Staff Engagement and Compliance
In the last few years, we have seen a rise in staff engagement, and for good reason: engaged employees are more productive, satisfied with their work and happier at home. However, the focus on engagement has overshadowed another key point when it comes to employee performance: compliance.
Staff will always comply with instructions if they can see the value and benefits of doing so; however if they don’t feel like they’re part of a team or that they’re part of something bigger than themselves then compliance is far less likely. In this article, we’ll look at some ways that you can ensure your staff buy into company procedures and processes so that everyone is working together towards one goal; increased productivity!
Procedures are a set of steps that need to be followed to complete a task, or process. For example, if you have a procedure for filing documents with the government, this will include the steps required for filling out the paperwork correctly and submitting it on time. Procedures should be in place so that all staff know what they need to do in order for work to get done effectively and efficiently.
Assure staff buy in
- Your staff is a key factor in compliance and therefore, it’s important that you ensure buy-in from them.
- Don’t just say “I’m going to do this” or “we are going to do this,” but also ask for their input.
- It’s not just about having procedures and processes in place, it’s about making sure they’re followed as well.
Communicate regularly with staff
You can use different types of communication to make sure all staff are aware of the latest changes. For example, if you have an email list for staff members, send out emails with important information. If you have a website that is accessible by your employees and customers, post updates there as well. You can also send text messages or post on social media sites such as Facebook or Twitter. Some people prefer to get their news via text message or direct message rather than reading it in an email or on a website.
Make sure your communications are clear and concise so they don’t leave readers confused about what they need to do next—or worse yet, frustrated because they don’t understand what’s being asked of them! Also remember that some people prefer one type of communication over others: some may prefer emails while others would rather read blogs; still others might like listening to podcasts while driving home from work instead of checking out company updates through their smartphone during lunch hour (or maybe even upon arriving at work).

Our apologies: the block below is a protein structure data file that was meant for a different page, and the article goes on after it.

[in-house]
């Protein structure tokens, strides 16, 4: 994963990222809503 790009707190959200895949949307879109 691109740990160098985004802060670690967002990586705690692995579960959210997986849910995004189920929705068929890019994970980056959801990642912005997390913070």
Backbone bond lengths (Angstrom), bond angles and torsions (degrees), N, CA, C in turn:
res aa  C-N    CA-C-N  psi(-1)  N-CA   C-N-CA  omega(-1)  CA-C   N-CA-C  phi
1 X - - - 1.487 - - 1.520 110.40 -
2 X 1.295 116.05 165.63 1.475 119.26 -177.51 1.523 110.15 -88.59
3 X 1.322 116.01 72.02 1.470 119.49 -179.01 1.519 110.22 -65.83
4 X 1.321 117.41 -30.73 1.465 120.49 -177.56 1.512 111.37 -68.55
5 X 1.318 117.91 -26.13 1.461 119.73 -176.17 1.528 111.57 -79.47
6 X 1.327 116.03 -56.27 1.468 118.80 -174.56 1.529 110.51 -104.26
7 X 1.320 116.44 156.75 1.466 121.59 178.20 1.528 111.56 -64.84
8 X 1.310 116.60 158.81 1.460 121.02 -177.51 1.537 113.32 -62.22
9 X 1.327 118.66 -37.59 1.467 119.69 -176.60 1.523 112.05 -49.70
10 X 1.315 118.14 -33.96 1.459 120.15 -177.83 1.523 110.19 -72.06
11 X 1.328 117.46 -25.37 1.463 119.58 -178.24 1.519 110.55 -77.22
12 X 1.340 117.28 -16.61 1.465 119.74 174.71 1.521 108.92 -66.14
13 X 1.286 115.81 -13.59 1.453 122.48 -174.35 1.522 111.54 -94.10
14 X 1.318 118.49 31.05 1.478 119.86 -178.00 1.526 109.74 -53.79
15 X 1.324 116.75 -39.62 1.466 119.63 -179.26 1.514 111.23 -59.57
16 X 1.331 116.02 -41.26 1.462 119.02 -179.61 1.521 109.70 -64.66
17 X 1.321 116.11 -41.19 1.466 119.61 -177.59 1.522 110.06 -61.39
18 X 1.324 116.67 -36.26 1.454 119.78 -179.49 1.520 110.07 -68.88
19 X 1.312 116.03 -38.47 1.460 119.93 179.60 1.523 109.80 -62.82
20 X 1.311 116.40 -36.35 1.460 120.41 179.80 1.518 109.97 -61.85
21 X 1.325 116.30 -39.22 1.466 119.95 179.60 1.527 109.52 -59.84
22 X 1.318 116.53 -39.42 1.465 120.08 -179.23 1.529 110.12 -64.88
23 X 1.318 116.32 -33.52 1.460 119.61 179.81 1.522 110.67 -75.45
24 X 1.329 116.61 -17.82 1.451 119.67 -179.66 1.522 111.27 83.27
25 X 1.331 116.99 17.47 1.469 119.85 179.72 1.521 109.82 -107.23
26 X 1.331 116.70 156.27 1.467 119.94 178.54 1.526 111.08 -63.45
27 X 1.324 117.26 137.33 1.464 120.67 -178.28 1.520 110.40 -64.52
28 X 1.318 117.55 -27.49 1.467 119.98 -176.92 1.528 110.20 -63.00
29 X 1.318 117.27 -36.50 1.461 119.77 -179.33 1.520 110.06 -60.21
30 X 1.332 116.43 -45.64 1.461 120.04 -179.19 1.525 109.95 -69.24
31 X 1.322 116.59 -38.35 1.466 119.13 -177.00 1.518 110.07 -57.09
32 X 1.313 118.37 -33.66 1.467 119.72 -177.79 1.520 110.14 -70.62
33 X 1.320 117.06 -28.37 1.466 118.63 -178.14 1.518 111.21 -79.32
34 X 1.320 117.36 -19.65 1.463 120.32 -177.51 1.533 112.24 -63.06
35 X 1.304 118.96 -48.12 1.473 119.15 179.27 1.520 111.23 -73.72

Make it easy
Make it easy to comply. This is the most important thing. If you make it too difficult for staff to comply with your procedures and processes, they will find another way around them and that can have disastrous consequences for your business.
It’s vital that everyone understands what they need to do and how they can do it, so:
- Make sure all staff are fully aware of company procedures and processes. You should also make clear which parts of the process are optional or where there are opportunities for discretion (e.g., if a customer wants something done differently).
- Use a visual approach – diagrams, flowcharts and other visual representations help people understand what you want them to do in an unambiguous way without needing any additional explanation or training. You may even want to consider using videos as part of this approach; videos tend not only increase understanding but also raise engagement levels when used effectively!
Make it simple
To engage staff, you need to make it simple. Here are some ways to do that:
- Use a simple language. If your staff doesn’t understand your message, they won’t respond.
- Use a simple structure for the information you’re sharing, such as bullet points and short sentences instead of long paragraphs and complex ideas.
- When writing emails, limit yourself to one idea per paragraph and use short sentences with lots of white space between them (this makes them easier to read).
- Use simple examples where possible, rather than abstract concepts like “the company” or “our values”. For example, if you want people to recognize that they can speak up when they see something going wrong in the workplace (one of our core values), tell them about an incident where someone did just that—and how it helped everyone involved! A story like this will make it much easier for staff members to see themselves doing something similar in future situations; plus it’ll help them remember the lesson because it’s more likely that they’ll associate themselves with what happened in the story than with knowledge about company values generally (which may seem too abstract).
- Use diagrams and flowcharts whenever possible instead of words alone: these visual aids often help people grasp complicated concepts quickly without needing lots of explanation from others first
Staff will always comply with instructions if they can see the value and benefits.
- Staff will always comply with instructions if they can see the value and benefits.
- Staff must be trained in order to comply with procedures and processes.
- Staff must be audited on a regular basis, to ensure compliance.
- Staff must be assessed, in order to ensure that they are capable of doing the job correctly.
Audit reports must be documented and shared/discussed, so that staff understand what improvements need to be made in terms of processes and procedures.
Engaging staff in company processes and procedures is important. However, it’s not enough to tell employees they need to comply with your instructions. You need to make sure they understand why these processes are in place and how their compliance will benefit them as well as the business. This will ensure that you get the buy-in from your team members that you need, which means better results for both sides!